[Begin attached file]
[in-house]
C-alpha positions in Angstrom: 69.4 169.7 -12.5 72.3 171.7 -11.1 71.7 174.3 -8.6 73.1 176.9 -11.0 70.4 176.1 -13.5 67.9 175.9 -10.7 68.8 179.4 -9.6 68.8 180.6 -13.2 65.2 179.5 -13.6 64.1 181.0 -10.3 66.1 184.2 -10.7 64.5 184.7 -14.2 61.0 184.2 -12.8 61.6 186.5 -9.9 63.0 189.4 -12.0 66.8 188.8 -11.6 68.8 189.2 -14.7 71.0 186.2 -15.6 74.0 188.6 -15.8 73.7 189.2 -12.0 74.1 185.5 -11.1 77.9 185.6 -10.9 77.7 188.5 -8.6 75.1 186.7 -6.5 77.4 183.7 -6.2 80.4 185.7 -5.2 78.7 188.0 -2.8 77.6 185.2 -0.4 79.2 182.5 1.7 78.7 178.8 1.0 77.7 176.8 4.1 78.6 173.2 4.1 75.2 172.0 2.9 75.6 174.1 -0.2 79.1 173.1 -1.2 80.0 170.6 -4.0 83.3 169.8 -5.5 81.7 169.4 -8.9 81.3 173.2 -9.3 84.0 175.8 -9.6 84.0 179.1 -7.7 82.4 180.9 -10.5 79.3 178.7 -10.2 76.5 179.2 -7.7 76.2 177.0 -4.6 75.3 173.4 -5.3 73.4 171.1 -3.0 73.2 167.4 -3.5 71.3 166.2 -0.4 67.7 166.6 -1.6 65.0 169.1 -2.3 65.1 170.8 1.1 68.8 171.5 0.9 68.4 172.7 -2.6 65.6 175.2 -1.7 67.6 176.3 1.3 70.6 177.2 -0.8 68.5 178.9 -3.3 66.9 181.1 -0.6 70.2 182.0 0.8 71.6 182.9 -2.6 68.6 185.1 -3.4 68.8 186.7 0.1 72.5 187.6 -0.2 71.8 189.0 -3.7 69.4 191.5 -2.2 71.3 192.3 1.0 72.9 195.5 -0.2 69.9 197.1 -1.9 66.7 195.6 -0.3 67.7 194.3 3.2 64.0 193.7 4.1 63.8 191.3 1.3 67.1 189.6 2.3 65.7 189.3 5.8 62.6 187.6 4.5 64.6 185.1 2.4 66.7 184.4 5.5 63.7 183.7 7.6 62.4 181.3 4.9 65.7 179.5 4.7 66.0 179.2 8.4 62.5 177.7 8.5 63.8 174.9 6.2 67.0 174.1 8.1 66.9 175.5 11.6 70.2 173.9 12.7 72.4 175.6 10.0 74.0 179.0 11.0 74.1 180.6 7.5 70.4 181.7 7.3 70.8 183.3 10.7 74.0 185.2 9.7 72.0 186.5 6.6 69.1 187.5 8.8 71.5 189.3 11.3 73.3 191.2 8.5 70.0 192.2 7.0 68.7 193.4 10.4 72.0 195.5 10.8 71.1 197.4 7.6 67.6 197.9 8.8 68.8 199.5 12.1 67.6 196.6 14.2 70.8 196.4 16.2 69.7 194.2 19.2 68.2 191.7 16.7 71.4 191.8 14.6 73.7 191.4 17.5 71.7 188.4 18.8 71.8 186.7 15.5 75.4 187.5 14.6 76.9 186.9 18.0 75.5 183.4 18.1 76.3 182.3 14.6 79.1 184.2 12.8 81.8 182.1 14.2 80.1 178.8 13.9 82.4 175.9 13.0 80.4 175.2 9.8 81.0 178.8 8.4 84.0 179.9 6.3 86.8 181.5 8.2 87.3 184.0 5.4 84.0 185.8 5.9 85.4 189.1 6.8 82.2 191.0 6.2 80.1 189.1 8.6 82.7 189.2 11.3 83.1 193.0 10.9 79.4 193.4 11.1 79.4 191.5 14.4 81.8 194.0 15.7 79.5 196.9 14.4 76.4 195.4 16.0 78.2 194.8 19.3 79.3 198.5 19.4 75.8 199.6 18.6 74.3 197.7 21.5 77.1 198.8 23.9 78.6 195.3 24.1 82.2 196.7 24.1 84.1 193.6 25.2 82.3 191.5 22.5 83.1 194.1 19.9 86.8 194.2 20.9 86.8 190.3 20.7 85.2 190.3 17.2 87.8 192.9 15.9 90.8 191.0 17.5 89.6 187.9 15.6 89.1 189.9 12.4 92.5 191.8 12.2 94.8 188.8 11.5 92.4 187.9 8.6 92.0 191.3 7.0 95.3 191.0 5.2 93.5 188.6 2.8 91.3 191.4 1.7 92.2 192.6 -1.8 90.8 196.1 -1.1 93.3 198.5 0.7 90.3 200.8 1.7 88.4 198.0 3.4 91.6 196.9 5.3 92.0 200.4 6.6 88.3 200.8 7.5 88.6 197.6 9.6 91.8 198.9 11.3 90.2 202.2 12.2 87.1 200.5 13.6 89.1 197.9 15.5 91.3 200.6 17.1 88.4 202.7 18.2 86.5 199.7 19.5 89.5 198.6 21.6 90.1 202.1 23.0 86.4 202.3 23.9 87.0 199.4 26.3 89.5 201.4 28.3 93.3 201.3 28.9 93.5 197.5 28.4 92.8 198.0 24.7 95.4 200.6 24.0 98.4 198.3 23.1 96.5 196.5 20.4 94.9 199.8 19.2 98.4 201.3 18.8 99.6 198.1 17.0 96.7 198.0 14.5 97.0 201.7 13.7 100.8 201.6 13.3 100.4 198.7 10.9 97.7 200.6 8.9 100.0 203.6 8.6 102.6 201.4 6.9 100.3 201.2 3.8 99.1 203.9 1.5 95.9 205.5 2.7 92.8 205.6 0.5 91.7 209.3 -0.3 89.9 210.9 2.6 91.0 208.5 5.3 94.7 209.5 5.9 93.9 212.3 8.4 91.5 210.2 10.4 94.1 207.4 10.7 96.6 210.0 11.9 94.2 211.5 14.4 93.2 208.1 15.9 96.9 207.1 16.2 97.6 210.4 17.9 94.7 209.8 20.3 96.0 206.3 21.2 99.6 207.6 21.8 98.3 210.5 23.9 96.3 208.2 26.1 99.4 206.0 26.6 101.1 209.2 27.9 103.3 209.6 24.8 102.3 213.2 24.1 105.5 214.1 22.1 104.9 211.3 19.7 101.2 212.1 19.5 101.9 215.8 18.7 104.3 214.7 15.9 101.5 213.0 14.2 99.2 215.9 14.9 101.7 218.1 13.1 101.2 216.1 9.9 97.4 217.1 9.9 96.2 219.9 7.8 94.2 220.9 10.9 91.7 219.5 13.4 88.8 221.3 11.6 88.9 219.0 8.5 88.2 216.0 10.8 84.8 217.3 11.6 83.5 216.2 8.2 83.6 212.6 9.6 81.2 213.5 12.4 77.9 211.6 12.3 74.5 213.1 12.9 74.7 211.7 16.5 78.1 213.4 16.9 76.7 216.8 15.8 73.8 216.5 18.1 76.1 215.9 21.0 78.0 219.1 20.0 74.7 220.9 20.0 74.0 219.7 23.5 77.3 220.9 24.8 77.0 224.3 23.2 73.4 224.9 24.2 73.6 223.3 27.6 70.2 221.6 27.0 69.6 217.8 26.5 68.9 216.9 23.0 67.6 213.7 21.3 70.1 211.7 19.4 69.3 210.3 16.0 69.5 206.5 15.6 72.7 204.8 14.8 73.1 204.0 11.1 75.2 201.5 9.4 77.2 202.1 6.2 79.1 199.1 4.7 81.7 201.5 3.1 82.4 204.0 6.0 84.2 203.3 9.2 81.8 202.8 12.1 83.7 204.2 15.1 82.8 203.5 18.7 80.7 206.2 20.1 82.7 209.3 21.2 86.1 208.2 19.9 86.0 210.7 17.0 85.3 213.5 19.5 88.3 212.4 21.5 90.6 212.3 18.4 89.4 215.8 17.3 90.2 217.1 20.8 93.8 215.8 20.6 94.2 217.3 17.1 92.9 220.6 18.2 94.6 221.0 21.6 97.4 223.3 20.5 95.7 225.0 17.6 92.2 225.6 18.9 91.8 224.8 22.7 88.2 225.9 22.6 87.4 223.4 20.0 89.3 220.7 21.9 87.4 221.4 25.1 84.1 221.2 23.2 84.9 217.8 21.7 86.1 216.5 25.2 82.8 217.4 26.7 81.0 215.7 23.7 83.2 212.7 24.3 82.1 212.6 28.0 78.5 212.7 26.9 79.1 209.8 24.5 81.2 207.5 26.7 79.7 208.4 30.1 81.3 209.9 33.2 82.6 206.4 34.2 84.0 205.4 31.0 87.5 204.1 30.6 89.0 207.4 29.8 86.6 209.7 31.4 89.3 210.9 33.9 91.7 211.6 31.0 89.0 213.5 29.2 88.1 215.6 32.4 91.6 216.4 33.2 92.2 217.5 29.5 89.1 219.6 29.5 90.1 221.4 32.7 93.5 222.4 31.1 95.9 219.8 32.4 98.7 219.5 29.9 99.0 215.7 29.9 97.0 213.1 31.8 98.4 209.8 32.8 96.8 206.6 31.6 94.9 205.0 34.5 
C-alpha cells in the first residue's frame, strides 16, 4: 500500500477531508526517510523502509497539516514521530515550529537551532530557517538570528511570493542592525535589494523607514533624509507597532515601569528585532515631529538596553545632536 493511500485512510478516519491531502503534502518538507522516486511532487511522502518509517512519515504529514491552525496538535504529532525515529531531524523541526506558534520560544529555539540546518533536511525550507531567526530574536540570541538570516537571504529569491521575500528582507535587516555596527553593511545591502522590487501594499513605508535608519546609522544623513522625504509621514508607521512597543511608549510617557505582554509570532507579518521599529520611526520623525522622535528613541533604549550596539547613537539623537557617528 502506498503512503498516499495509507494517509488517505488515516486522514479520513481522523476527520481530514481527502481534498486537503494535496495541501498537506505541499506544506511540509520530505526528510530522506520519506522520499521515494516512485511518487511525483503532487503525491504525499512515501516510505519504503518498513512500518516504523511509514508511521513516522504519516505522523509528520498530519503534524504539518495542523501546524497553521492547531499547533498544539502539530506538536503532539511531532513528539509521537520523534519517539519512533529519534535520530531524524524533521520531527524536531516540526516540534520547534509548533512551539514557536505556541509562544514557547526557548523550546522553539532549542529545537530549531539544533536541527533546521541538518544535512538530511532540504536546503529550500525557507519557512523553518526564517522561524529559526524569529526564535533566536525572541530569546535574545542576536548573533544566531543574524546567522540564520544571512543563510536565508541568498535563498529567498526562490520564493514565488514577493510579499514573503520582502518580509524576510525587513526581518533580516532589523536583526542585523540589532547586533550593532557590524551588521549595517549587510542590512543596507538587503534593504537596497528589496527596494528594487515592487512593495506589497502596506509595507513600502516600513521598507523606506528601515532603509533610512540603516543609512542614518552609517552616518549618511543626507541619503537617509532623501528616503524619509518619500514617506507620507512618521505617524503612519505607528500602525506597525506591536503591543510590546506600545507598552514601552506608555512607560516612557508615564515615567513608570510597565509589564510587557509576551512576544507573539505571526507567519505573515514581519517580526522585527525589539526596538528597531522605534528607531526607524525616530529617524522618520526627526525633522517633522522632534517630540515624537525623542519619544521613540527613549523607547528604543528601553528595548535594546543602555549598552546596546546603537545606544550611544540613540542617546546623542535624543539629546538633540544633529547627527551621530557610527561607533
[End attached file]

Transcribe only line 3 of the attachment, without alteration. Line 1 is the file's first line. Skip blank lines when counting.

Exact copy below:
C-alpha cells in the first residue's frame, strides 16, 4: 500500500477531508526517510523502509497539516514521530515550529537551532530557517538570528511570493542592525535589494523607514533624509507597532515601569528585532515631529538596553545632536 493511500485512510478516519491531502503534502518538507522516486511532487511522502518509517512519515504529514491552525496538535504529532525515529531531524523541526506558534520560544529555539540546518533536511525550507531567526530574536540570541538570516537571504529569491521575500528582507535587516555596527553593511545591502522590487501594499513605508535608519546609522544623513522625504509621514508607521512597543511608549510617557505582554509570532507579518521599529520611526520623525522622535528613541533604549550596539547613537539623537557617528 502506498503512503498516499495509507494517509488517505488515516486522514479520513481522523476527520481530514481527502481534498486537503494535496495541501498537506505541499506544506511540509520530505526528510530522506520519506522520499521515494516512485511518487511525483503532487503525491504525499512515501516510505519504503518498513512500518516504523511509514508511521513516522504519516505522523509528520498530519503534524504539518495542523501546524497553521492547531499547533498544539502539530506538536503532539511531532513528539509521537520523534519517539519512533529519534535520530531524524524533521520531527524536531516540526516540534520547534509548533512551539514557536505556541509562544514557547526557548523550546522553539532549542529545537530549531539544533536541527533546521541538518544535512538530511532540504536546503529550500525557507519557512523553518526564517522561524529559526524569529526564535533566536525572541530569546535574545542576536548573533544566531543574524546567522540564520544571512543563510536565508541568498535563498529567498526562490520564493514565488514577493510579499514573503520582502518580509524576510525587513526581518533580516532589523536583526542585523540589532547586533550593532557590524551588521549595517549587510542590512543596507538587503534593504537596497528589496527596494528594487515592487512593495506589497502596506509595507513600502516600513521598507523606506528601515532603509533610512540603516543609512542614518552609517552616518549618511543626507541619503537617509532623501528616503524619509518619500514617506507620507512618521505617524503612519505607528500602525506597525506591536503591543510590546506600545507598552514601552506608555512607560516612557508615564515615567513608570510597565509589564510587557509576551512576544507573539505571526507567519505573515514581519517580526522585527525589539526596538528597531522605534528607531526607524525616530529617524522618520526627526525633522517633522522632534517630540515624537525623542519619544521613540527613549523607547528604543528601553528595548535594546543602555549598552546596546546603537545606544550611544540613540542617546546623542535624543539629546538633540544633529547627527551621530557610527561607533